Producers from as far away as Bossier City, La., attended the fruit and vegetable producers’ field day at the LSU AgCenter Burden Research Center on July 2. The annual field day brings commercial growers together to discuss issues that range from insect and weed control to how to best market their products.

The two-part meeting began with LSU AgCenter gardening specialist Kiki Fontenot giving an update on 2011-2012 vegetable variety trials at the Burden Research Center. “Each year we have tomato trials, and each year we also have the tomato taste test where we let the public decide what they feel is the best tomato.”

Last year, the best of the cherry tomatoes was the Sun Gold variety. Of the large variety, Creole was tops.

The Sun Gold cherry tomato is a heavy-producing indeterminate variety that has received overwhelming approval, Fontenot said. “At the Houma tomato field day last year, 198 out 200 people picked this as the best cherry tomato.”

Fontenot said of nine varieties of peppers, Gypsy ranked first. Dasher II remains the best cucumber variety, and Tendergold, a yellow-meat watermelon, was the favorite.

LSU AgCenter plant pathologist Don Ferrin gave an update on early blight and southern blight diseases on tomatoes and peppers and discussed several of the new fungicides available.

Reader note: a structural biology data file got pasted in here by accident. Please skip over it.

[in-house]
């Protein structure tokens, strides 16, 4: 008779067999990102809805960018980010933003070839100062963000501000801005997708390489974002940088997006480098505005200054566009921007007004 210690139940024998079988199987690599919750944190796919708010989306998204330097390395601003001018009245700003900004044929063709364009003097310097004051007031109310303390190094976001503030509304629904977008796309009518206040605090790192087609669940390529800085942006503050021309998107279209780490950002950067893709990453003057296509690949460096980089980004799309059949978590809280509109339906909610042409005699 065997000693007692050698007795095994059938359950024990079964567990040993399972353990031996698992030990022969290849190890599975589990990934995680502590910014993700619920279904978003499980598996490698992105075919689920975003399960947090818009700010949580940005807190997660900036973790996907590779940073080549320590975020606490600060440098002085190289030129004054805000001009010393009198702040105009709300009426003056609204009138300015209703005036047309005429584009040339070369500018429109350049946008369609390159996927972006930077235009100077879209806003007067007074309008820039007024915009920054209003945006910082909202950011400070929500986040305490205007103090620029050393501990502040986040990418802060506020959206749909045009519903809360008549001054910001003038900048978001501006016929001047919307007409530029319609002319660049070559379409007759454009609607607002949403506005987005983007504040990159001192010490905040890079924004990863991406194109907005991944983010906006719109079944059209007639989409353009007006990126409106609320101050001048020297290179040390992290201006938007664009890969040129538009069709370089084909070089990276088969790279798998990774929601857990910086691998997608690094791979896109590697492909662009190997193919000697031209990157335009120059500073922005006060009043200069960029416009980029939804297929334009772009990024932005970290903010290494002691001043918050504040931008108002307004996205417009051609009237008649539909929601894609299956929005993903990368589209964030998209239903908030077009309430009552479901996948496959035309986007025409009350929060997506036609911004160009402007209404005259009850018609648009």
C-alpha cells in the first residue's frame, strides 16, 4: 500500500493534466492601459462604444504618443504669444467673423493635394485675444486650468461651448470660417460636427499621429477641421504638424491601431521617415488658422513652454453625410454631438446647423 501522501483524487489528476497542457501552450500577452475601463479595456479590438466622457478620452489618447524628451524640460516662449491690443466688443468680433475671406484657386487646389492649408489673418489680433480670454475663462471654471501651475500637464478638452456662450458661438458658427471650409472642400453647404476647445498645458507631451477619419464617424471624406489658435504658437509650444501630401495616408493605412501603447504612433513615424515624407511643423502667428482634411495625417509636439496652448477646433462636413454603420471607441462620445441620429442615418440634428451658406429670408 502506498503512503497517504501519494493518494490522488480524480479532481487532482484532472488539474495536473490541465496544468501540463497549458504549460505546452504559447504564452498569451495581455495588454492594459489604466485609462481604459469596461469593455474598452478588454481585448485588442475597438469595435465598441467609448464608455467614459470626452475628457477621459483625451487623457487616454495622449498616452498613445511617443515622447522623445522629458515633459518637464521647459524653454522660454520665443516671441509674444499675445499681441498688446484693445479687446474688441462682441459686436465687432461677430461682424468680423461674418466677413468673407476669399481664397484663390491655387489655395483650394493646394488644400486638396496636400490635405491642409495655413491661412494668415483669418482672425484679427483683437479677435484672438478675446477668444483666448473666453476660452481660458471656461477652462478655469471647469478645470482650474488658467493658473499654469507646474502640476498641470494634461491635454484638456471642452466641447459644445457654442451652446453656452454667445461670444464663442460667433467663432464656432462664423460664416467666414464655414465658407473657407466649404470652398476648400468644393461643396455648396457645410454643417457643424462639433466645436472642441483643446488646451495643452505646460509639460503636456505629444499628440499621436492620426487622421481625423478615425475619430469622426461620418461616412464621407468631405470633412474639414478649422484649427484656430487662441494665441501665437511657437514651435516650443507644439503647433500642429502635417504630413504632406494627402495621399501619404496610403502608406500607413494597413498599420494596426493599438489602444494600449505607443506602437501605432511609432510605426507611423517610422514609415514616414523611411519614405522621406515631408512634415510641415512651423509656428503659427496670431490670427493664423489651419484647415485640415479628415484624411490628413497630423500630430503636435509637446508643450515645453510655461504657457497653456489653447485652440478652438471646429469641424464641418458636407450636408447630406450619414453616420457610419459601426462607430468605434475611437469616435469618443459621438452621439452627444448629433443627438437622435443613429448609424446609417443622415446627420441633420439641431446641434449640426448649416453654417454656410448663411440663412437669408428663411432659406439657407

Tomato growers expect to battle insects throughout the growing season, and LSU AgCenter entomologist Alan Morgan gave growers some encouragement in the form of several new insecticides available to control tomato and other vegetable and fruit pests.

Morgan gave the growers a list of the available chemicals that he described as the “old” and the “new” products labeled for home, commercial and organic gardens.

New products are designed to target insects instead of using the “shotgun effect” of trying to kill everything out there, Morgan said. 

Later, participants toured research plots of tomatoes, peppers, corn, cucumbers and cover crops.

One area, other than the watermelon tasting that received considerable attention was the high tunnels being used in tomato production. These structures allow the researchers to control the growing environment by raising and lowering the cloth sides of the tunnel.

“There is a USDA program where farmers can get 75 percent of their high-tunnel cost paid by the government,” Fontenot said.

The high tunnel research is brand new, Fontenot said. “What we’re actually trying to do is just produce a better-looking tomato, but we will have to wait to get the data on whether this is a cost-effective way of tomato production.”

Other stops on the field tour included figs where LSU AgCenter researcher Charlie Johnson discussed fig research studies and allowed participants to sample different varieties because now is the time for figs in Louisiana.

The stop that received the most attention was the watermelon and tomato testing tent. The tent was not only welcome relief from the summer temperatures, but the sight of fresh-cut watermelon seemed to provide a bit of extra energy for field day participants.

Fontenot said the research being conducted is the result of a three-year grant from the Louisiana Department of Agriculture and Forestry to study tomatoes, peppers and the fall crops -- lettuce and strawberries.